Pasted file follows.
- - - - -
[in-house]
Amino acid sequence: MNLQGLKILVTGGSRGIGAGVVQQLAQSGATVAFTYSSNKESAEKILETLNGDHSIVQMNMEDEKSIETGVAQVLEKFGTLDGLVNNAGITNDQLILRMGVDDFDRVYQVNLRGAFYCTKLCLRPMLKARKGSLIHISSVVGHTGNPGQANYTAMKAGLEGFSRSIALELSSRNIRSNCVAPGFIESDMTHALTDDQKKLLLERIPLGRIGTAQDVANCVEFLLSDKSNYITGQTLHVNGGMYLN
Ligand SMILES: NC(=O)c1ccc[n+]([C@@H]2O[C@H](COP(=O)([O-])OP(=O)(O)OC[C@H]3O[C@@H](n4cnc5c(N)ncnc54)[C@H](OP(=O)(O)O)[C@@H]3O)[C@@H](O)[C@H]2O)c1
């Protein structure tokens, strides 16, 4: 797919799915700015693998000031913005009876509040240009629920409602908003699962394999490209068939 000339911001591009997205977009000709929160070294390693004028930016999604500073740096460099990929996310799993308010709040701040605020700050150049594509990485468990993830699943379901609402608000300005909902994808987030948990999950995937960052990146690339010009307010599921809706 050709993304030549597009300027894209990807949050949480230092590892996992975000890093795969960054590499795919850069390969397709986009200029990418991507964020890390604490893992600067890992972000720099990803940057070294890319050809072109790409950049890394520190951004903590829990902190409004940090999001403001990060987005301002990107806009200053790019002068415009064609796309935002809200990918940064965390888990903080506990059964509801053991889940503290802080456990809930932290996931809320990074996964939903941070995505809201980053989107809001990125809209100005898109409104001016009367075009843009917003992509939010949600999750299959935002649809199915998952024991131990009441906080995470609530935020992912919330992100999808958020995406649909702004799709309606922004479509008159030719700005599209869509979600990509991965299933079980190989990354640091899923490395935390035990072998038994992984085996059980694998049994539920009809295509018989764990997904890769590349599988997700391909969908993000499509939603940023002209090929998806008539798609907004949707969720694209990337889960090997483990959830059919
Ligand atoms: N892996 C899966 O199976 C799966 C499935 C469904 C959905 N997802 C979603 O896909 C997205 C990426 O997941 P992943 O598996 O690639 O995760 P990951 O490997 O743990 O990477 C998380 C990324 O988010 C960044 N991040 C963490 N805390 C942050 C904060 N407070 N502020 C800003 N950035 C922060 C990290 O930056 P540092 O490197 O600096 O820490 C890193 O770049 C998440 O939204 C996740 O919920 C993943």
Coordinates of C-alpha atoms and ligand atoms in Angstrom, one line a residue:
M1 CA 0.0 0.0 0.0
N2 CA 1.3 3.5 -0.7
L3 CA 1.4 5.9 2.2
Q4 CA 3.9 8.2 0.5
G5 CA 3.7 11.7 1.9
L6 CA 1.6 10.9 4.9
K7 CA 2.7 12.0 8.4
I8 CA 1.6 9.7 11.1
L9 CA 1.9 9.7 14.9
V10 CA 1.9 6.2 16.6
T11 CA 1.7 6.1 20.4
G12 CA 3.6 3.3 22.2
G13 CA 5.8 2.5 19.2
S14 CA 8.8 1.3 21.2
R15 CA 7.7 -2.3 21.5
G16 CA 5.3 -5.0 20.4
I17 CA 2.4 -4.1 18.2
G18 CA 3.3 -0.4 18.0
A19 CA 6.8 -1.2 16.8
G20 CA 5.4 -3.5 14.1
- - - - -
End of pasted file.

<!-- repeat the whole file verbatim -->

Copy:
[in-house]
Amino acid sequence: MNLQGLKILVTGGSRGIGAGVVQQLAQSGATVAFTYSSNKESAEKILETLNGDHSIVQMNMEDEKSIETGVAQVLEKFGTLDGLVNNAGITNDQLILRMGVDDFDRVYQVNLRGAFYCTKLCLRPMLKARKGSLIHISSVVGHTGNPGQANYTAMKAGLEGFSRSIALELSSRNIRSNCVAPGFIESDMTHALTDDQKKLLLERIPLGRIGTAQDVANCVEFLLSDKSNYITGQTLHVNGGMYLN
Ligand SMILES: NC(=O)c1ccc[n+]([C@@H]2O[C@H](COP(=O)([O-])OP(=O)(O)OC[C@H]3O[C@@H](n4cnc5c(N)ncnc54)[C@H](OP(=O)(O)O)[C@@H]3O)[C@@H](O)[C@H]2O)c1
């Protein structure tokens, strides 16, 4: 797919799915700015693998000031913005009876509040240009629920409602908003699962394999490209068939 000339911001591009997205977009000709929160070294390693004028930016999604500073740096460099990929996310799993308010709040701040605020700050150049594509990485468990993830699943379901609402608000300005909902994808987030948990999950995937960052990146690339010009307010599921809706 050709993304030549597009300027894209990807949050949480230092590892996992975000890093795969960054590499795919850069390969397709986009200029990418991507964020890390604490893992600067890992972000720099990803940057070294890319050809072109790409950049890394520190951004903590829990902190409004940090999001403001990060987005301002990107806009200053790019002068415009064609796309935002809200990918940064965390888990903080506990059964509801053991889940503290802080456990809930932290996931809320990074996964939903941070995505809201980053989107809001990125809209100005898109409104001016009367075009843009917003992509939010949600999750299959935002649809199915998952024991131990009441906080995470609530935020992912919330992100999808958020995406649909702004799709309606922004479509008159030719700005599209869509979600990509991965299933079980190989990354640091899923490395935390035990072998038994992984085996059980694998049994539920009809295509018989764990997904890769590349599988997700391909969908993000499509939603940023002209090929998806008539798609907004949707969720694209990337889960090997483990959830059919
Ligand atoms: N892996 C899966 O199976 C799966 C499935 C469904 C959905 N997802 C979603 O896909 C997205 C990426 O997941 P992943 O598996 O690639 O995760 P990951 O490997 O743990 O990477 C998380 C990324 O988010 C960044 N991040 C963490 N805390 C942050 C904060 N407070 N502020 C800003 N950035 C922060 C990290 O930056 P540092 O490197 O600096 O820490 C890193 O770049 C998440 O939204 C996740 O919920 C993943």
Coordinates of C-alpha atoms and ligand atoms in Angstrom, one line a residue:
M1 CA 0.0 0.0 0.0
N2 CA 1.3 3.5 -0.7
L3 CA 1.4 5.9 2.2
Q4 CA 3.9 8.2 0.5
G5 CA 3.7 11.7 1.9
L6 CA 1.6 10.9 4.9
K7 CA 2.7 12.0 8.4
I8 CA 1.6 9.7 11.1
L9 CA 1.9 9.7 14.9
V10 CA 1.9 6.2 16.6
T11 CA 1.7 6.1 20.4
G12 CA 3.6 3.3 22.2
G13 CA 5.8 2.5 19.2
S14 CA 8.8 1.3 21.2
R15 CA 7.7 -2.3 21.5
G16 CA 5.3 -5.0 20.4
I17 CA 2.4 -4.1 18.2
G18 CA 3.3 -0.4 18.0
A19 CA 6.8 -1.2 16.8
G20 CA 5.4 -3.5 14.1